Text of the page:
As always, remember ‘Show don’t tell’, pay extra attention to ‘Title / First line / Last line’, and remember your goal is to evoke emotion through metaphors – by showing a detailed scene the reader can experience and feel the emotion intended.

In the Greece of Sappho, Homar Pindar and Sophocles,
In the England of Shakespeare ,Milton and keats
Poetry experiencing the pleasures of Art and justice,

And to be considered
A noble practice,
But now- generations later-
The faults and follies are called
A poetic Art.
Devoid of any form and pattern

Lesson . Structure

What separates poetry from other kinds of writing?
There are many answers to that question. One answer might be that poetry organizes ideas and images in a way that gives more information, tells us something about the way the poet is thinking, helps us to focus on particular words and phrases to give us a new and different perspective on the world.

The poet’s choice of how long to make each line and where to break thoughts from one line to the next creates a poem’s structure.
In open form poetry (also called free verse), the poet is free to write poetry with lines of varying length, choosing the best way to convey a particular message. While at first glance, it might seem that the lines are randomly arranged.
The best free verse is carefully crafted to isolate ideas and images to make them stand out individually, at the same time they are taken together to express a complete story or perspective.

Line breaks and stanza breaks are very important; you want the reader left with a strong impression as they go from one line to the next.

It is best to never end a line on a preposition or word that is not strong. You want your last word to be something that will hit hard and carry throughout the poem.
In free-verse lines can be of any length, but it’s often best to keep them short, and stanzas are best made in groups of two, three, four, or six lines, and are often little paragraphs or phrases.

Make sure your line break leads to the reader wanting to go to the next line to see what happens.

Note that the poem below uses some enjambment: which is when a line leads to the next without punctuation at the end of each, or without a complete thought within each.

Example of free-verse:

I dream of suitors; faceless entities
who try to win me over.
each kiss is a cold tongue
wet and unctuous; uninviting.
why should I dream of such things?
what does it mean – these frigid mouths –
that they illicit such unease.
am I the one who’s cold?
having frozen them with my touch
no warmth I hold inside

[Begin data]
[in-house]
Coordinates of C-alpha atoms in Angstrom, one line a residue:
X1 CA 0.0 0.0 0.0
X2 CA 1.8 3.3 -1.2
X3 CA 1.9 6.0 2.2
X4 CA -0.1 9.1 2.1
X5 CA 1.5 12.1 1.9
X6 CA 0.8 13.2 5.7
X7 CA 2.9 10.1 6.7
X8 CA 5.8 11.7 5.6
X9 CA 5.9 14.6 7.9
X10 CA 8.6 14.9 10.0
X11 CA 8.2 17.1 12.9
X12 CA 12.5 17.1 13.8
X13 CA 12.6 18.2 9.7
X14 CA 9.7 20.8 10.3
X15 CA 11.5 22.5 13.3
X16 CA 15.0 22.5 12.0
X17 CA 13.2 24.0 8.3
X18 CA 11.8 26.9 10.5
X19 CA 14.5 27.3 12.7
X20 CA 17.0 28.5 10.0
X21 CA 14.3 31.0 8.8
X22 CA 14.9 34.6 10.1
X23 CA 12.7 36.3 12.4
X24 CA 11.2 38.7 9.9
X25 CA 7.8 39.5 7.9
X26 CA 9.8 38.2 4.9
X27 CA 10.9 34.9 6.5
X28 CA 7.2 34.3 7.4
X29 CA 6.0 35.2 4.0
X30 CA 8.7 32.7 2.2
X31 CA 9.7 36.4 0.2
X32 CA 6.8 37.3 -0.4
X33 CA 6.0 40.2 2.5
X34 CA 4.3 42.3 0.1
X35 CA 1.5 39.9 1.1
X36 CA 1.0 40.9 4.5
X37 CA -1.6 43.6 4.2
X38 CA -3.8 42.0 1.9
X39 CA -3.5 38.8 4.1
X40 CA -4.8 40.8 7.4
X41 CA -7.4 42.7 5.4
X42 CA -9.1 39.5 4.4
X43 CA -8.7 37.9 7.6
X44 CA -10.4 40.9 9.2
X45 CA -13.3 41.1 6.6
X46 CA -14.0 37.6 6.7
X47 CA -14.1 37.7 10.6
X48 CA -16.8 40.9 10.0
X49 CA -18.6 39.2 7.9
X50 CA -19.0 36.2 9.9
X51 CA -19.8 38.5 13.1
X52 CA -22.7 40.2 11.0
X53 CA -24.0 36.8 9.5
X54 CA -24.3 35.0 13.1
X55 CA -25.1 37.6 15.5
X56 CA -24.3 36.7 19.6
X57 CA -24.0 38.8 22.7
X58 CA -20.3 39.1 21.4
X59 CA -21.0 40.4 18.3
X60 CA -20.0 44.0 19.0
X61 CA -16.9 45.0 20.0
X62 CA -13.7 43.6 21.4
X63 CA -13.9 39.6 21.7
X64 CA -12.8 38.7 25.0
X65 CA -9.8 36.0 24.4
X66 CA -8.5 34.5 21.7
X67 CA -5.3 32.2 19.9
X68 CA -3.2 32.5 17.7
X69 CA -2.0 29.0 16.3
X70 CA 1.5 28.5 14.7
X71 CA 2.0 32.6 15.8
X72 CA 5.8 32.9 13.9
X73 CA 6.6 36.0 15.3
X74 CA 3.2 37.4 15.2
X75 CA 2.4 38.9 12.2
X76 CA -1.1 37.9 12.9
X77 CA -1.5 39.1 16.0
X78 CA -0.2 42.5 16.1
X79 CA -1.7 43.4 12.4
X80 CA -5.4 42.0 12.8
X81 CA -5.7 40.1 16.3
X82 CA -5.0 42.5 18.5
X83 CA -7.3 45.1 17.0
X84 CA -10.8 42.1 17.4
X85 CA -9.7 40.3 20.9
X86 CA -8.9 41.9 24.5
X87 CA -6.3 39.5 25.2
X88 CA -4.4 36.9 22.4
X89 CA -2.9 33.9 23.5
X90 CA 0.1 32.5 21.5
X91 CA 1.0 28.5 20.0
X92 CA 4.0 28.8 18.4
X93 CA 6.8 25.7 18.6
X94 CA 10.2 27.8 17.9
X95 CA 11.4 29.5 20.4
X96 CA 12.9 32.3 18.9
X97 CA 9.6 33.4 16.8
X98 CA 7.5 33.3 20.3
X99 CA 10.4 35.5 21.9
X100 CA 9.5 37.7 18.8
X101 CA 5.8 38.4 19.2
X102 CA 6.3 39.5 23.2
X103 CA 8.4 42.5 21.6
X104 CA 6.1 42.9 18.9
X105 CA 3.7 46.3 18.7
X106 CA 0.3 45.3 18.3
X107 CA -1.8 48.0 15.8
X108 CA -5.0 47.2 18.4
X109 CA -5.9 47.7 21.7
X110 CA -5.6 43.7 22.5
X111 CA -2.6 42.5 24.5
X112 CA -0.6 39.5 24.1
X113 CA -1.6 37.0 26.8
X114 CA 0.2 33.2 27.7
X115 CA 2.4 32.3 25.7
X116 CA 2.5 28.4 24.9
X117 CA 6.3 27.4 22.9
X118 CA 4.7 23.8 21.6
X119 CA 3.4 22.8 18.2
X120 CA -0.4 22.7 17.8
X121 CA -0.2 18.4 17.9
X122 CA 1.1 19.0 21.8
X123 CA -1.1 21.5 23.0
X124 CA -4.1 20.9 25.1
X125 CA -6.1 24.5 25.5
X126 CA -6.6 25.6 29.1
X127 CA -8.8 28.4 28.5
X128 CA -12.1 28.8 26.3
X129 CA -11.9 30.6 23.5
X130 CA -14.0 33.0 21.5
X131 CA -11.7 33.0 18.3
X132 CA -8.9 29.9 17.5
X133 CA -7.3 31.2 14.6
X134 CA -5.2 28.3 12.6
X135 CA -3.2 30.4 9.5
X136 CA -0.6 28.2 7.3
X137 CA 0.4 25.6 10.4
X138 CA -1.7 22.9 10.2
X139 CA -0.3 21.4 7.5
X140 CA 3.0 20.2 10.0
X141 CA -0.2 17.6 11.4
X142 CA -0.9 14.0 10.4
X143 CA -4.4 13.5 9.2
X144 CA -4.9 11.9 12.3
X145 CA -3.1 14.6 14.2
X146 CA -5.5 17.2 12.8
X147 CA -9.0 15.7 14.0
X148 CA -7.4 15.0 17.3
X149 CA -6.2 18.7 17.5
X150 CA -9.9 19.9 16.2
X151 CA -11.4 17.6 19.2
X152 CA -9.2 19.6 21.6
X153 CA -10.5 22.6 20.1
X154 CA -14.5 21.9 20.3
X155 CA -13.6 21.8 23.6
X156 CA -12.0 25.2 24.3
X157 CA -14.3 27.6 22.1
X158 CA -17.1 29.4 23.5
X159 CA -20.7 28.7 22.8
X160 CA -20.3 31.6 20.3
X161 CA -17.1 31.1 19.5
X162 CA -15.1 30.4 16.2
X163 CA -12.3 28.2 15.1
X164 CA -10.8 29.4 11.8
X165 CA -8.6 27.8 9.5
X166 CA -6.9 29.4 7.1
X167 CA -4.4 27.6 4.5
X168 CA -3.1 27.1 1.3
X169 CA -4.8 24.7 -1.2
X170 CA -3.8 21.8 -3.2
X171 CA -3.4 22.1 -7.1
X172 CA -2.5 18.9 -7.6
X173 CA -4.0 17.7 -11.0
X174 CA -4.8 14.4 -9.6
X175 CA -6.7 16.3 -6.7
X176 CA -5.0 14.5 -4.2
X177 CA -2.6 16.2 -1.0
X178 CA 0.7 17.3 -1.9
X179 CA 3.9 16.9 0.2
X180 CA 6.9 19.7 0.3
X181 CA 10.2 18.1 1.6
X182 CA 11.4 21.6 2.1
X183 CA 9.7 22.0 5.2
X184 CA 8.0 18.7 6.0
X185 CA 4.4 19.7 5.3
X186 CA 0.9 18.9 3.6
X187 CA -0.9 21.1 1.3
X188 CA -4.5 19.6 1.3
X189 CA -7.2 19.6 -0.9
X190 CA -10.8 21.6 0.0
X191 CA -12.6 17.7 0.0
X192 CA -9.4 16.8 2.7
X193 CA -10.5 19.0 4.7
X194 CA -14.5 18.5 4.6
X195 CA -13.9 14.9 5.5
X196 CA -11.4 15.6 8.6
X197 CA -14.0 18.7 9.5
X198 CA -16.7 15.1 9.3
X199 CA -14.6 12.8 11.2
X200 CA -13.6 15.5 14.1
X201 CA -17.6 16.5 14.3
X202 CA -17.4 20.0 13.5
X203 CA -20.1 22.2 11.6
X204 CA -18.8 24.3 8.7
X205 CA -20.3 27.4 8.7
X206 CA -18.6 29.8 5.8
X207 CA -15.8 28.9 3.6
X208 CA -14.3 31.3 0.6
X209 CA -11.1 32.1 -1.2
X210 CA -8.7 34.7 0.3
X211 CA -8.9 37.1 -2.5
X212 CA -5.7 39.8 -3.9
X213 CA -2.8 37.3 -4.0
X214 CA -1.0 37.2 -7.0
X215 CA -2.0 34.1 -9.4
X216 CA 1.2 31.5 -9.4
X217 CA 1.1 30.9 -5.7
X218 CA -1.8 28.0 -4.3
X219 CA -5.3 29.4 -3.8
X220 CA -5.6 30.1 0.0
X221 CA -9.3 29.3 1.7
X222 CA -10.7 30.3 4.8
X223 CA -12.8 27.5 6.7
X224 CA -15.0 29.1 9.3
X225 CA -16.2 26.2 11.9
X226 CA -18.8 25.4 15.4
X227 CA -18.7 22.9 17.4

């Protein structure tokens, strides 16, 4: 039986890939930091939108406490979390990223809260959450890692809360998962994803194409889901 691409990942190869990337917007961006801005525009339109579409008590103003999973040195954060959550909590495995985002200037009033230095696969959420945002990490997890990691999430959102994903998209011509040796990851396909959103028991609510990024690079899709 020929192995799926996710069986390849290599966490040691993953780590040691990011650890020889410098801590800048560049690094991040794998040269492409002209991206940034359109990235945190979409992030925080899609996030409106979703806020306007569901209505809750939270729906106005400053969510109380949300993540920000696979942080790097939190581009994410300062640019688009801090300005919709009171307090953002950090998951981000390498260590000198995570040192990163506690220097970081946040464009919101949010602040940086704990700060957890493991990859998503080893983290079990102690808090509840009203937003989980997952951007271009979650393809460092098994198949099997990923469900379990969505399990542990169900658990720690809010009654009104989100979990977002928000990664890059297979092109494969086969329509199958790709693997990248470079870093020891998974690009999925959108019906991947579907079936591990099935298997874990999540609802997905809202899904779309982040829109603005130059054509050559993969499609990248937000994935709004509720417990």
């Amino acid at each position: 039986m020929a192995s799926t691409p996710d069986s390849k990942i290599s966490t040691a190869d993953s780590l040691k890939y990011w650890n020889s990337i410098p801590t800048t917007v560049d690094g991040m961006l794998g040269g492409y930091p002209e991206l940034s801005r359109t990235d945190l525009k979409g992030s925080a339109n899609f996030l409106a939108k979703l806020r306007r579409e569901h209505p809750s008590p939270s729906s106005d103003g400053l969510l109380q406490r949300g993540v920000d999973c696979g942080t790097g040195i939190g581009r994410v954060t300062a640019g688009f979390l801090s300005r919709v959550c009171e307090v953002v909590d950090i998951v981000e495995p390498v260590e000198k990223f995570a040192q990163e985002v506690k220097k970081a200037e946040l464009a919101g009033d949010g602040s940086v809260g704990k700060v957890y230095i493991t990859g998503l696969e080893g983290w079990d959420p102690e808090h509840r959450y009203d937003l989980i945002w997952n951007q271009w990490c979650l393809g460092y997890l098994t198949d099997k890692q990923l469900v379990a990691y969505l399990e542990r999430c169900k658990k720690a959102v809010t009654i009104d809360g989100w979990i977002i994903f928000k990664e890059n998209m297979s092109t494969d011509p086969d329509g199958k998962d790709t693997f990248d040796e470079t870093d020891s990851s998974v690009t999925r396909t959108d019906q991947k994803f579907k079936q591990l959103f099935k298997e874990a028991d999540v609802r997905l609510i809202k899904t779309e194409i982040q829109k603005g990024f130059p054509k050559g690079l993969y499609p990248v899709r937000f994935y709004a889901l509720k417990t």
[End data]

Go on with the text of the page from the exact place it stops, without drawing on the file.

that can reach any man; unable,
even in my reverie to betray my heart.

Example of syllabics verse:

On the Sonnet by John Keats

If by dull rhymes our English must be chain’d,
And, like Andromeda, the Sonnet sweet
Fetter’d, in spite of pained loveliness;
Let us find out, if we must be constrain’d,
Sandals more interwoven and complete
To fit the naked foot of poesy;
Let us inspect the lyre, and weigh the stress
Of every chord, and see what may be gain’d
By ear industrious, and attention meet:
Misers of sound and syllable, no less
Than Midas of his coinage, let us be
Jealous of dead leaves in the bay wreath crown;
So, if we may not let the Muse be free,
She will be bound with garlands of her own.

Free verse is an open form of poetry. It does not use consistent meter, syllable count, patterns, rhyme, or any other musical pattern. It thus tends to follow the rhythm of natural speech. A rule of thumb is that any given line should not go over 20 syllables long as not to be considered prose poetry.

Syllabic verse is a poetic form having a fixed or constrained number of syllables per line, while stress, quantity, or tone play a distinctly secondary role — or no role at all — in the verse structure.
Assignment 2:
Lesson I: The Five Senses

LESSON 1 — Welcome to the class! I am your teacher, Karen. There will be a few questions in the assignment below to tell me a little about yourself.

First of all I would like to clarify what poetry is and isn’t. Writing poetry is best described as a composition that uses literary techniques and is not prose. Writing Prose is best described as writing that uses ordinary speech or language, such as a story or letter. However, there is such a thing as prose poetry that does use poetic devices, but it is still written in journal, letter or paragraph or story form. Poetry is written with a certain poetic structure of line breaks and stanzas. We will get more into the structure of poetry later in the course. Now that we have that cleared up, let’s forge ahead.